- Men in Kilts -21 Behind-The-Scenes ‘Outlander’ Stories From Sam Heughan & Graham McTavish’s New Book ‘Clanlands’
Most Outlander fans will never get the opportunity to experience the show up close and personal; even after consuming all the interviews, behind-the-scenes features, and extras the Outlander fandom provides, you always want more. Well, Sam Heughan and Graham McTavish may have the answer to your wish of experiencing Outlander first hand in their new book Clanlands (released Nov. 3).
While documenting their Scottish road trip (that we'll eventually get to see in Men in Kilts), Heughan and McTavish share Outlander set stories from their days portraying Jamie Fraser and his uncle Dougal MacKenzie together on screen. I've gone through the book and documented all the behind-the-scenes Outlander stories that Heughan and McTavish tell in Clanlands to get you one step closer to the action. Without further ado, here's every time they dished on Outlander.
McTavish's Latte Habit
Heughan establishes his disdain for his costar's latte habit early on.
"Graham always needs a latte. On the set of Outlander, Graham's catchphrase was 'I'll have a latte,' and he swiftly became known as Lady McTavish for being so high-maintenance, the polar opposite of his hard-core warlord character in Outlander, Dougal MacKenzie."
– Sam Heughan, page 13
Hungover At Work
McTavish hosted a whisky tasting party for some of the Outlander Season 1 cast and crew, including Heughan, Caitriona Balfe (Claire), Tobias Menzies (Black Jack / Frank), Grant O'Rourke (Rupert), Duncan Lacroix (Murtagh), and producers Maril Davis and Matthew B. Roberts. Much whisky — and sake — was consumed, making for a painful day at work the next morning.
"I wasn't sure if Caitriona could speak. She glazed over and her head began to fall forward. As the stage directions were being read out I gave her a nudge. Maybe because I was watching out for her, I didn't notice my hangover as much, but I was sweating hard and clinging onto each word hoping they'd reveal some meaning. Constructing a sentence or following the story was beyond my grasp, we were definitely still 'aff our heids' drunk. ... I could tell the director and producers were angry and beginning to suspect we were not at our best. Or was it my paranoia? Were they looking at me? What if I started drooling or throwing up on Cait?"
– Sam Heughan, pages 30-31
McTavish Gets Out Of A Shirtless Charge
Heughan gives some insight into McTavish's work ethic with an anecdote about "a shirtless Highland Charge" from Season 2's "Je Suis Prest."
"After maybe two takes, Graham starts to complain he’s cramping and his quads are seizing up. It happened every time he was required to ride poor old Lambert, his faithful horse in the show. Graham gives 100% . . . for a couple of takes. And then, as soon as he feels he's done enough or he thinks the director has enough footage, he suddenly gets cramp or an injury and has to have a wee sit down. And a latte. And definitely a snack. 'And could I possibly trouble you for a copy of The Times – thank you so much.' And perhaps a shoulder massage from a fair wench . . . There is a lot I can learn from Maestro McTavish."
– Sam Heughan, page 57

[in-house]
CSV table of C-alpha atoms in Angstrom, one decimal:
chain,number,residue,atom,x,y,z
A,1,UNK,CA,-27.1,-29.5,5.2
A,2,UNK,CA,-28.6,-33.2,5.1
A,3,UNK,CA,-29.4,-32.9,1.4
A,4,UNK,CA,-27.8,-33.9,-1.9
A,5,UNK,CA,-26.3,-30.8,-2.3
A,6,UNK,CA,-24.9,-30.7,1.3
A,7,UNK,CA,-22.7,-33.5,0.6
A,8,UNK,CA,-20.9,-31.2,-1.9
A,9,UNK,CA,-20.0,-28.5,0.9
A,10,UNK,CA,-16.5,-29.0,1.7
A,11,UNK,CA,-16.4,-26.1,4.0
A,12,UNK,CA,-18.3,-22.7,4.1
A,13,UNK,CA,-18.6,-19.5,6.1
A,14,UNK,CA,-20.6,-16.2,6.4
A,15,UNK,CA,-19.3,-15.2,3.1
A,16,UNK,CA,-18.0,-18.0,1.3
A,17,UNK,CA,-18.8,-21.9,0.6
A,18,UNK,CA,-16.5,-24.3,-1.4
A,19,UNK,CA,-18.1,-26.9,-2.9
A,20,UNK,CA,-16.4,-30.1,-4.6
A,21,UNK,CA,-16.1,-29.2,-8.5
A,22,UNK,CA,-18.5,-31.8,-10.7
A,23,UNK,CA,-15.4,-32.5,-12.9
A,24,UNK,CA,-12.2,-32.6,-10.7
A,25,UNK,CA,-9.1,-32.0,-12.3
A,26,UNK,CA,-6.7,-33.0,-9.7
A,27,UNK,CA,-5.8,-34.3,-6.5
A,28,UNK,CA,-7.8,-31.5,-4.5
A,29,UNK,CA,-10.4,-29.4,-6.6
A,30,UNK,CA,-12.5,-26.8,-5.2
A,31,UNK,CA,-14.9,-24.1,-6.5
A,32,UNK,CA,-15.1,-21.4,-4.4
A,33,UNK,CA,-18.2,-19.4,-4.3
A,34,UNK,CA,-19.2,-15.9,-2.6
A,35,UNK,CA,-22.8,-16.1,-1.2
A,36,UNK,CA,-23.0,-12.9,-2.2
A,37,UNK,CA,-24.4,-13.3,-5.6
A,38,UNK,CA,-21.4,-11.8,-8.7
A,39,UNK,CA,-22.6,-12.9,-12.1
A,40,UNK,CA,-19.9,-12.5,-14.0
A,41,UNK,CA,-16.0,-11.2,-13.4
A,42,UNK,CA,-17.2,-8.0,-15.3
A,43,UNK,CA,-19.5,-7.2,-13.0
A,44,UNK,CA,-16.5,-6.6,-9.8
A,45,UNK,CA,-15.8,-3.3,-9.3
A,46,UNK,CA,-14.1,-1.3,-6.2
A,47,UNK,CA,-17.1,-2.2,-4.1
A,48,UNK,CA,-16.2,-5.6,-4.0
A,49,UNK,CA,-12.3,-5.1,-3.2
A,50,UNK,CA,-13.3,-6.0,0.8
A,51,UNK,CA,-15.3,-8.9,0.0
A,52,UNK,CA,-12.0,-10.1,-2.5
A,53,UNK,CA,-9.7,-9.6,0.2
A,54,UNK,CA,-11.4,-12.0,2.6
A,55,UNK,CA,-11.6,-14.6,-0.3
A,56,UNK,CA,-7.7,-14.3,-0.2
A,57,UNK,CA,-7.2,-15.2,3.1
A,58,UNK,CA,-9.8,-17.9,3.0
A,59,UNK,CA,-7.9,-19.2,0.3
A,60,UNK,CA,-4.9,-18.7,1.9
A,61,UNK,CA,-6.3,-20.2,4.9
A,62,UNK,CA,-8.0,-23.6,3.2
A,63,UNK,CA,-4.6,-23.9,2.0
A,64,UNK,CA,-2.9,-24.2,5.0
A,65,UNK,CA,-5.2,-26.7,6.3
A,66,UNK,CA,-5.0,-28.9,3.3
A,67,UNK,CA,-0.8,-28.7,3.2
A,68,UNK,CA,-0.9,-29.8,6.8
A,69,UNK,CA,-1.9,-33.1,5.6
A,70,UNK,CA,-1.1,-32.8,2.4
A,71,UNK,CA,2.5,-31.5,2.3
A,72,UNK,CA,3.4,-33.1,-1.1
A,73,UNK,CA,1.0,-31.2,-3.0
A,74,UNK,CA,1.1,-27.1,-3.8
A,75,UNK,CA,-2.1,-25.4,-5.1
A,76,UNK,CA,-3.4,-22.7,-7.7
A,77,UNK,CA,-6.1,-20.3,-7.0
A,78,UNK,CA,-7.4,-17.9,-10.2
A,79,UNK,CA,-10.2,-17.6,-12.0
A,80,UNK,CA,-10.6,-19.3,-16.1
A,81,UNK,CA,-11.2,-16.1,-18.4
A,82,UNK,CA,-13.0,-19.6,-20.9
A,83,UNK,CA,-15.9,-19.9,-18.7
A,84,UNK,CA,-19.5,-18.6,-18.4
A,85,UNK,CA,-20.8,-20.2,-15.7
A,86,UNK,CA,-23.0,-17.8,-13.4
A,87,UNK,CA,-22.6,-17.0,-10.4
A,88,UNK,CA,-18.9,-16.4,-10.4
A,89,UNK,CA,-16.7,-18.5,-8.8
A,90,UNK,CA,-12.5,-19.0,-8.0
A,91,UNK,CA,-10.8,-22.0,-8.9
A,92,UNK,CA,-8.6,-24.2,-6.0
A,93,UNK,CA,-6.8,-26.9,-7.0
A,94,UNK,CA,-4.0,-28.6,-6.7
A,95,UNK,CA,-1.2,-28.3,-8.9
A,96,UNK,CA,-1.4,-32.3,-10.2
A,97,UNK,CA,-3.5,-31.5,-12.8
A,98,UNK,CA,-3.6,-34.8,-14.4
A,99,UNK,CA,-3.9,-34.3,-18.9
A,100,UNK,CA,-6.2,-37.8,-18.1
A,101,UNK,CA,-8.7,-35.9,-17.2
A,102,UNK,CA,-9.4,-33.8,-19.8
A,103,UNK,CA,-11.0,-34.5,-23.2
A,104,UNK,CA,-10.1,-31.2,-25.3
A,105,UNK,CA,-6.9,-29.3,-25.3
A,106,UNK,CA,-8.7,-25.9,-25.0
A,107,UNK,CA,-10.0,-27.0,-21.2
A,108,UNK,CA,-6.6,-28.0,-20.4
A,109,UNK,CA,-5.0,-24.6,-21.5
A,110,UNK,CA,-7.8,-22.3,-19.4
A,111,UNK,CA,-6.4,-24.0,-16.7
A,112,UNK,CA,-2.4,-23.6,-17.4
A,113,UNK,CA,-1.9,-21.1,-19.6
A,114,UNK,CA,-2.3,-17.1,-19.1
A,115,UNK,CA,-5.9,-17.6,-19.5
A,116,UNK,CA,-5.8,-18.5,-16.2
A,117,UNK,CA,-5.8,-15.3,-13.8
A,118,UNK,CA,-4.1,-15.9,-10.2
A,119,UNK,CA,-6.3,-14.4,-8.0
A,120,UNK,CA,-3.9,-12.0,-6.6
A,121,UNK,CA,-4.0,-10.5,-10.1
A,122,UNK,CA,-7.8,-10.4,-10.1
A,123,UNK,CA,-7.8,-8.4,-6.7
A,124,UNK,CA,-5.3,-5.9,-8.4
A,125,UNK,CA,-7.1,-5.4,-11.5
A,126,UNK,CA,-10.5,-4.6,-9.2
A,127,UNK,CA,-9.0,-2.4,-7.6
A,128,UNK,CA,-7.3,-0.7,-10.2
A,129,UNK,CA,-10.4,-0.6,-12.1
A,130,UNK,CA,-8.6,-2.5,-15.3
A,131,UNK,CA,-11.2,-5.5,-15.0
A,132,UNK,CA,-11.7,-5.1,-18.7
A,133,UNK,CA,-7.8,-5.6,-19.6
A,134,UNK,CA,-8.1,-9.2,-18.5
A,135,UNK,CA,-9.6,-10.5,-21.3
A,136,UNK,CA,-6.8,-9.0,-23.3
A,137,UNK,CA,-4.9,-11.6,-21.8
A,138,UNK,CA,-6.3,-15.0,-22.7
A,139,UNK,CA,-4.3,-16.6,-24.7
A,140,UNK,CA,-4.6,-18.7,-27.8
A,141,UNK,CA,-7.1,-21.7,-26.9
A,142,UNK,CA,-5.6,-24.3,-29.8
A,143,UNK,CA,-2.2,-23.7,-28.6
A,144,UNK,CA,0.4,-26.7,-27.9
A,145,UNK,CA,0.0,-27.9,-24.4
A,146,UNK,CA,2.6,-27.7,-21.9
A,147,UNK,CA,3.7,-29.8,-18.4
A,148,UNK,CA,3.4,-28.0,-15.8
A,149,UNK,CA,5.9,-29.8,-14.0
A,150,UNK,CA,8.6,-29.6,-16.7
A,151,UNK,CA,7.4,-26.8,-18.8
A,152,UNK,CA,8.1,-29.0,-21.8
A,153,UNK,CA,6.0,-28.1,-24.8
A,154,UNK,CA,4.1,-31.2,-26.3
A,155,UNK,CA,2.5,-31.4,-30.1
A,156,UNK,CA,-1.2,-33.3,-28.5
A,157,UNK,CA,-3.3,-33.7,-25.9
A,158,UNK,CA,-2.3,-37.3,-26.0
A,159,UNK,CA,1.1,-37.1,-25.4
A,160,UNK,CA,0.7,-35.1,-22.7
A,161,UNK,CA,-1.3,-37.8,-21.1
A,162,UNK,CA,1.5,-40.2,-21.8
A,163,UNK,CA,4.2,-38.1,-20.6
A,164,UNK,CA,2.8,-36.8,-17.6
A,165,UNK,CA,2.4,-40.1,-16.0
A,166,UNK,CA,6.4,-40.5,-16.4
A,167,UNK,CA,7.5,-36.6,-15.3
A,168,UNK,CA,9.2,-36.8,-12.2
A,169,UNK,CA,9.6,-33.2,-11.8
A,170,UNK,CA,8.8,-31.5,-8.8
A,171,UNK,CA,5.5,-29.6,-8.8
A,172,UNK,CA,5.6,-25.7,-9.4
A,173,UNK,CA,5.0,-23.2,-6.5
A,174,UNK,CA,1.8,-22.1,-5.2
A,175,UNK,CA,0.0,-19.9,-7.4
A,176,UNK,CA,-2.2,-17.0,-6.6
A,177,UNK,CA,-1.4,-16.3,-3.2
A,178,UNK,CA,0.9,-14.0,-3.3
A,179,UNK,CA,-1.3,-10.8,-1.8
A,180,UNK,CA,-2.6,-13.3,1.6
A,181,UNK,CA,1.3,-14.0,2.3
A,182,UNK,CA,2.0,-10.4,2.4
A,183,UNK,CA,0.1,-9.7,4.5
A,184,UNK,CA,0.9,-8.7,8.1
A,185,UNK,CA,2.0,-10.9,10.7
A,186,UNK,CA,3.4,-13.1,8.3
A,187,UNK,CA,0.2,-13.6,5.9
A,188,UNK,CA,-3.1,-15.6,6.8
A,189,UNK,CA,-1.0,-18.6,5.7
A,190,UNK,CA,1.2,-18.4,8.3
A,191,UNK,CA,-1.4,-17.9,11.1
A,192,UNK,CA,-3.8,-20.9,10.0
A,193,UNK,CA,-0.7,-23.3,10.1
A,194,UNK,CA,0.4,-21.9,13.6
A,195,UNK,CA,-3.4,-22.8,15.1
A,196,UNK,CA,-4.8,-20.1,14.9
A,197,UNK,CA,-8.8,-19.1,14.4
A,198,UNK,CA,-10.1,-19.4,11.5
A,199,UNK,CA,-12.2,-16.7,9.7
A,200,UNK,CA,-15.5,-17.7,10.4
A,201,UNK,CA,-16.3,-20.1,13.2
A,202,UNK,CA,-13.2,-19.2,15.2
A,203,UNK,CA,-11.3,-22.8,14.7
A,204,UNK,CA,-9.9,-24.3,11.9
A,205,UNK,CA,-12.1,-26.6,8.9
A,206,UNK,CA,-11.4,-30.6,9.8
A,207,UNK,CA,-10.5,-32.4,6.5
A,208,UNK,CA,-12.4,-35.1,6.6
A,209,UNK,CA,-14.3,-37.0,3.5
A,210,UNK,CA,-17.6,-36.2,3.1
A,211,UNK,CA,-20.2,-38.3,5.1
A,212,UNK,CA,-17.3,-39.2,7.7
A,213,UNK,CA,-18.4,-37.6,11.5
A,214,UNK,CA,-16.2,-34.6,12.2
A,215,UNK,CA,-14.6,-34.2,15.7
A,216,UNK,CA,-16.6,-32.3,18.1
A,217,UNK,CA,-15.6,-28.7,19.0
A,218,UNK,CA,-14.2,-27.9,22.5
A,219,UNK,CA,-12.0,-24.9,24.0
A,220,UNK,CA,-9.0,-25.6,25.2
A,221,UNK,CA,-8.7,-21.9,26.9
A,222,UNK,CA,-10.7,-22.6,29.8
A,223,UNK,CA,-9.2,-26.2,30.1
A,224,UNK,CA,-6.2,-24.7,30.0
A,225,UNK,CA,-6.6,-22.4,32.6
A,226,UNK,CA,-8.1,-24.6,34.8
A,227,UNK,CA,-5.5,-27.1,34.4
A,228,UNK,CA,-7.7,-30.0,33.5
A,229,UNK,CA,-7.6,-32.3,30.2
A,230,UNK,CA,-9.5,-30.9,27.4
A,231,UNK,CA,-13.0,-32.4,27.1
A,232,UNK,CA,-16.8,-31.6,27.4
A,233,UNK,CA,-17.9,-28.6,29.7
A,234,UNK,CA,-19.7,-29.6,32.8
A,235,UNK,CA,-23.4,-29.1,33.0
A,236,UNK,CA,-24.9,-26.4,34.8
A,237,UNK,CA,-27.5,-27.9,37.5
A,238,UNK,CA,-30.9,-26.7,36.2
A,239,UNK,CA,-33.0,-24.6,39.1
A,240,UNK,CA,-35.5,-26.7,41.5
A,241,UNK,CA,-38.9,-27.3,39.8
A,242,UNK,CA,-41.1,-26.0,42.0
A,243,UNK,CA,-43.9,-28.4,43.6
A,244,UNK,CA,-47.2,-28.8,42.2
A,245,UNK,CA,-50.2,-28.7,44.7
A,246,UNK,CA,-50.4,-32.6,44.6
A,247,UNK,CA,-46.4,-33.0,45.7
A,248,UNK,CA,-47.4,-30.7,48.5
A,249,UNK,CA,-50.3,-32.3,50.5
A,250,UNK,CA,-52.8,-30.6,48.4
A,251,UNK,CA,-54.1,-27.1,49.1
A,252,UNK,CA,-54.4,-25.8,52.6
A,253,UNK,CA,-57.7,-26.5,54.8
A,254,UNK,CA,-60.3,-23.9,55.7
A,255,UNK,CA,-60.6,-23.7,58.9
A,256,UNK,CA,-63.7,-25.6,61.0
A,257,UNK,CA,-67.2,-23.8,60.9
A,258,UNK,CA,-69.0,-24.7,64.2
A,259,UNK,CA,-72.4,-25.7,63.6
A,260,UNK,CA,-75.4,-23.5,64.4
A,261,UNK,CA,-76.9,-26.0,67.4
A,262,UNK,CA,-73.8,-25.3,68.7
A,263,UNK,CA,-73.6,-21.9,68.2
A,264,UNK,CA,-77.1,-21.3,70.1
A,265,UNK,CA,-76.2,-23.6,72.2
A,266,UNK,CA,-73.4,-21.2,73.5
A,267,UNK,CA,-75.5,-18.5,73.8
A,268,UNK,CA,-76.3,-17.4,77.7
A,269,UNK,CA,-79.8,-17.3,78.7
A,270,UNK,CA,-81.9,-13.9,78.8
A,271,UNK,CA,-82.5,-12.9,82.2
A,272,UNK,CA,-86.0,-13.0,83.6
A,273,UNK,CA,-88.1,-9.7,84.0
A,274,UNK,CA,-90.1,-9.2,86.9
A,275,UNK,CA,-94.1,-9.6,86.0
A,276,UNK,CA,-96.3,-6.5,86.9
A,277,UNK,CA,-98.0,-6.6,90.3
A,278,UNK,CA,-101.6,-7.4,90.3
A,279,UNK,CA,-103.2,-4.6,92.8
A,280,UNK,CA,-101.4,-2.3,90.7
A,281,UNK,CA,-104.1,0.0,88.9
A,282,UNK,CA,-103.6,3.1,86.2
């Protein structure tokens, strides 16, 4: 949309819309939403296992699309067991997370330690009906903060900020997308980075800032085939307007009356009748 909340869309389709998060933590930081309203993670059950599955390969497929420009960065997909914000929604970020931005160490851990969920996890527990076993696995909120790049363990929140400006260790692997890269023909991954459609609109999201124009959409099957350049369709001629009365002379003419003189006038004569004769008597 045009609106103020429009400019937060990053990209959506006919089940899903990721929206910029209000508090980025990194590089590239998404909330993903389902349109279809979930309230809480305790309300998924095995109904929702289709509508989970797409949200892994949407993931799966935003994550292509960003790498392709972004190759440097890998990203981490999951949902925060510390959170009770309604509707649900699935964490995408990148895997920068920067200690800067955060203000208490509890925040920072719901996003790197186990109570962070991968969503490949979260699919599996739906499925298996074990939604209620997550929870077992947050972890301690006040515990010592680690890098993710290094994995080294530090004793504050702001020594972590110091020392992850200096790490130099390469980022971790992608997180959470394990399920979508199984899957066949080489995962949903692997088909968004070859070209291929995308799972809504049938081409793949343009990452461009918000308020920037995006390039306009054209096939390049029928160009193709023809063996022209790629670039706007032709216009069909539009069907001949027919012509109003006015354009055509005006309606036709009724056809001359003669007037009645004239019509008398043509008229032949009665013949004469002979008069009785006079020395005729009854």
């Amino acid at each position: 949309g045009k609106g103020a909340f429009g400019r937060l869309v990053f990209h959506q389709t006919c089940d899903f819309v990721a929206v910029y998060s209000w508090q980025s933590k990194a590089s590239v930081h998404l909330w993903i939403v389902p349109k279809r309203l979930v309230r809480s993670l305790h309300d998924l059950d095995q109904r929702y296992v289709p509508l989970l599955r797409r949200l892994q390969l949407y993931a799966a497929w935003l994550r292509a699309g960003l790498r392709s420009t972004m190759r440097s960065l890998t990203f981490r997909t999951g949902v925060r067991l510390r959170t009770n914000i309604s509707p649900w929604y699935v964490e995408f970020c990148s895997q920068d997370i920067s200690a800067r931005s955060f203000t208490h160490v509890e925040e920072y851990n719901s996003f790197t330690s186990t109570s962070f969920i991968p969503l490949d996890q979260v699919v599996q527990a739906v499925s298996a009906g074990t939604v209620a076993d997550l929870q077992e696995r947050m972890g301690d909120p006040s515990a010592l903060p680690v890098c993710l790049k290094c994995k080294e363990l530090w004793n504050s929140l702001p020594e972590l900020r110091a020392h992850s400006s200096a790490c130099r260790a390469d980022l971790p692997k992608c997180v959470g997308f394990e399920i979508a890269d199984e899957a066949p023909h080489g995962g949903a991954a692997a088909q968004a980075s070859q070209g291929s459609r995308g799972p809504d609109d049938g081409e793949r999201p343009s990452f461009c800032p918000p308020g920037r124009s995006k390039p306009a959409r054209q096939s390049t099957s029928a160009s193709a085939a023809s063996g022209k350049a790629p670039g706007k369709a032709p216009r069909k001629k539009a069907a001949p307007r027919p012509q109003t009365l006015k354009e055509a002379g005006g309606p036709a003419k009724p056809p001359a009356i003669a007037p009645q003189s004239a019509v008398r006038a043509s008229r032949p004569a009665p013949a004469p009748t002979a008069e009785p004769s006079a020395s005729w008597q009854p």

Leaving Angus In The Dust
McTavish credits his horse Lambert for covering up all of his equestrian shortcomings, citing this incident while filming the last shot of "The Gathering."
"There was a shot at the end of Season One, Episode Four – with me in the front, leading a long line of Highlanders away from Doune Castle (aka Castle Leoch). As I rode, hand on hip, I could hear the screaming of Stephen Walters (Angus) behind me, arguably even less happy with a horse than I am. His horse was careering back and forth, with him holding on for dear life, shouting, 'Woah, woah, woah!'
I resolutely stared ahead, I didn't want to give Lambert ideas, my only concern being whether I was in focus on camera. As Lambert and I passed the lens, Stephen's voice fading in the background, I gave Lambert a thankful pat on his neck. He'd managed to make me look vaguely competent, yet again."
– Graham McTavish, pages 57-58
McTavish's Time To Shine (Sing)
McTavish was thrilled to get the opportunity to lead his Highlanders in song in the Season 1 episode "Rent," but Grant O'Rourke (Rupert) was less than impressed.
"Grant fancies himself as a bit of a singer, among other things, but he did not approve of my singing ability. He constantly corrected me and offered advice (all, of course, ignored by me). Instead, sitting astride my trusty Lambert, I belted out the song, in the wrong key, but with all the pent-up frustration of a man repeatedly denied his chance to sing. If I wasn't going to get naked in Outlander (more on that later . . .) I was bloody well going to sing my lungs out. So when you watch that moment, remember the singing voice that had so long been denied its chance was finally being set free, while four horses back Grant O'Rourke was shaking his head in disbelief. The only silver lining was – Grant got thrown from his horse. Ha ha."
– Graham McTavish, page 58
Murtagh's Farting Horse
The horses on Outlander are like fellow cast members and Heughan joins in on the horse-talk with a story about Duncan Lacroix's equine costar.
"Do you remember Duncan's horse? At the first arrival at Leoch it had severe flatulence. Every time they called 'Action' it would let rip! You can almost see Caitriona covering her face in the scene as she couldn't control her giggles. It would have to be Duncan with the farting stallion!"
– Sam Heughan, page 59
The Art Of War
Heughan outlines the secret to a successful stage-fight.